For the past couple of weeks, the web has been buzzing with rumors and speculation that Microsoft is working on a 7-inch version of its Surface Tablet. There has been no official word from Microsoft, of course, but if you look at current market trends, introducing a smaller tablet would seem to make a lot of sense. The popularity of the iPad Mini, Kindle Fire and Google’s Nexus 7 are clear indicators that consumers are interested in smaller tablets, and Microsoft surely wants a piece of the action.
Microsoft is in somewhat of a unique situation, however. Not only does the company already have a slew of hardware partners it probably shouldn’t anger any further, but it technically has two mobile operating systems to choose from, Windows RT and Windows 8. Although Windows RT and Windows 8 look similar, the former lacks compatibility with legacy x86 Windows applications, while the latter has somewhat steeper hardware requirements to run smoothly. And therein lies the rub.
If history is any indicator, and Microsoft is actually working on its own branded 7-inch tablet, it will most likely run Windows RT. Unfortunately, Windows RT hasn’t exactly been the darling of consumers or the tech community. In fact, many experts are calling for Microsoft to just kill off RT altogether and focus solely on Windows 8 for tablets. With Intel’s current x86-compatible SoCs already offering better performance and similar battery life than the ARM-based alternatives for Windows RT, it doesn’t make a whole lot of sense to continue expending resources on Windows RT. And if rumors hold true, Intel’s upcoming Bay Trail-based SoCs should only push RT further into oblivion.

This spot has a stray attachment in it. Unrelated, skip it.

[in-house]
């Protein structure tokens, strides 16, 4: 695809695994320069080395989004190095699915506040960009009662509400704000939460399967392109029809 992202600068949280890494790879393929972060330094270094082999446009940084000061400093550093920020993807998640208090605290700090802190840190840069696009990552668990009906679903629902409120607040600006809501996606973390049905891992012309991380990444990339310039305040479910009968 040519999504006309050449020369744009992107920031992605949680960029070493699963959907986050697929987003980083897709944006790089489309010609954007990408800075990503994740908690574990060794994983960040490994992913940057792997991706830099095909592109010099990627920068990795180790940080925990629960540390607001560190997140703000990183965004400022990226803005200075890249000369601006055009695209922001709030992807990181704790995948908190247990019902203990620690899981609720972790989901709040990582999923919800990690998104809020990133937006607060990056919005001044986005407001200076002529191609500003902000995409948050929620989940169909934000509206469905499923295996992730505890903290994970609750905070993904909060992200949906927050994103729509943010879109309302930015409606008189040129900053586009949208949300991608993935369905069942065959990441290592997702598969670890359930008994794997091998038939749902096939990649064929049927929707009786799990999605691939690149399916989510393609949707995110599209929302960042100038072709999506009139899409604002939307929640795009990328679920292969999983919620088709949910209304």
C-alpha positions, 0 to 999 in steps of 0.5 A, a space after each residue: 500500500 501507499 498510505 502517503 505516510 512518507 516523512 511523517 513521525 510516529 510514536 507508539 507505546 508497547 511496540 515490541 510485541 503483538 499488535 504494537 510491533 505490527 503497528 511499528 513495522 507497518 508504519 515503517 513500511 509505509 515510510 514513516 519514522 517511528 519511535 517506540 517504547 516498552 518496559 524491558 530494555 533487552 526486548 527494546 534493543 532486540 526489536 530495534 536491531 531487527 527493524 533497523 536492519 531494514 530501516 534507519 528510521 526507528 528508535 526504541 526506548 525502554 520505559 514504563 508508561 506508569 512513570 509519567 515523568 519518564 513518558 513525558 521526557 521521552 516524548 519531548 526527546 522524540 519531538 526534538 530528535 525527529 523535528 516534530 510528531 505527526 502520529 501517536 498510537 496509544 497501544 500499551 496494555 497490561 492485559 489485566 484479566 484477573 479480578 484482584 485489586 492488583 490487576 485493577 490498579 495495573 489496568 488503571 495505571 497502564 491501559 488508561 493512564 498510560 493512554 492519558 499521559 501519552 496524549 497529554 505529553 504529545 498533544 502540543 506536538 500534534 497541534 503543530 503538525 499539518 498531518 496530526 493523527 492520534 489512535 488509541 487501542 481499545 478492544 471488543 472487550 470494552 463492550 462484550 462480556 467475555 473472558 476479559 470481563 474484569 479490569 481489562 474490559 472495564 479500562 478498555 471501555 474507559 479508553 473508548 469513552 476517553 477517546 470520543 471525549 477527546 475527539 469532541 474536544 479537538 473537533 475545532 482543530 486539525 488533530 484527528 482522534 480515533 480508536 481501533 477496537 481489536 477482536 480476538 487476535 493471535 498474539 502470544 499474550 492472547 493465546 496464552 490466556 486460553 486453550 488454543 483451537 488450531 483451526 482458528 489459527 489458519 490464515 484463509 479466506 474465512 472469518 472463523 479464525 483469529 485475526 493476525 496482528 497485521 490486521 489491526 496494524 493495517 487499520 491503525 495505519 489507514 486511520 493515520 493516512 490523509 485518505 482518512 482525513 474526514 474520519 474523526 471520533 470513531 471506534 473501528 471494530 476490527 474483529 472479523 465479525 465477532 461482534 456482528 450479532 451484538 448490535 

The alternative is to produce a Windows 8-based, x86-compatible, 7-inch tablet. But I can already hear the tech press complaining now. They’ll say things like “Desktop mode is useless on a 7-inch tablet,” “You’ll be paying for features you won’t use,” and “There aren’t enough Windows 8 apps,” and so on. Whether everyone feels the same way or not, information and reviews full of caveats about a product don’t exactly instill consumer confidence and foster success.
Microsoft has taken such a beating lately that I’m of the opinion they shouldn’t bother with their own 7-inch tablet. Unless they hit an absolute home run on the hardware and market the device creatively alongside an enticing software promotion, there’s little chance the product will be well received. Microsoft should focus on bettering Windows 8 and its successors, and let its hardware partners introduce new tablet form factors.
Marco Chiappetta is a freelance journalist specializing in PC and consumer device hardware reviews. Or in his words, Marco is a "self-confessed keyboard geek." In addition to covering Microsoft for Network World, Marco's work also appears in PC World and he is an editor at Hothardware.com.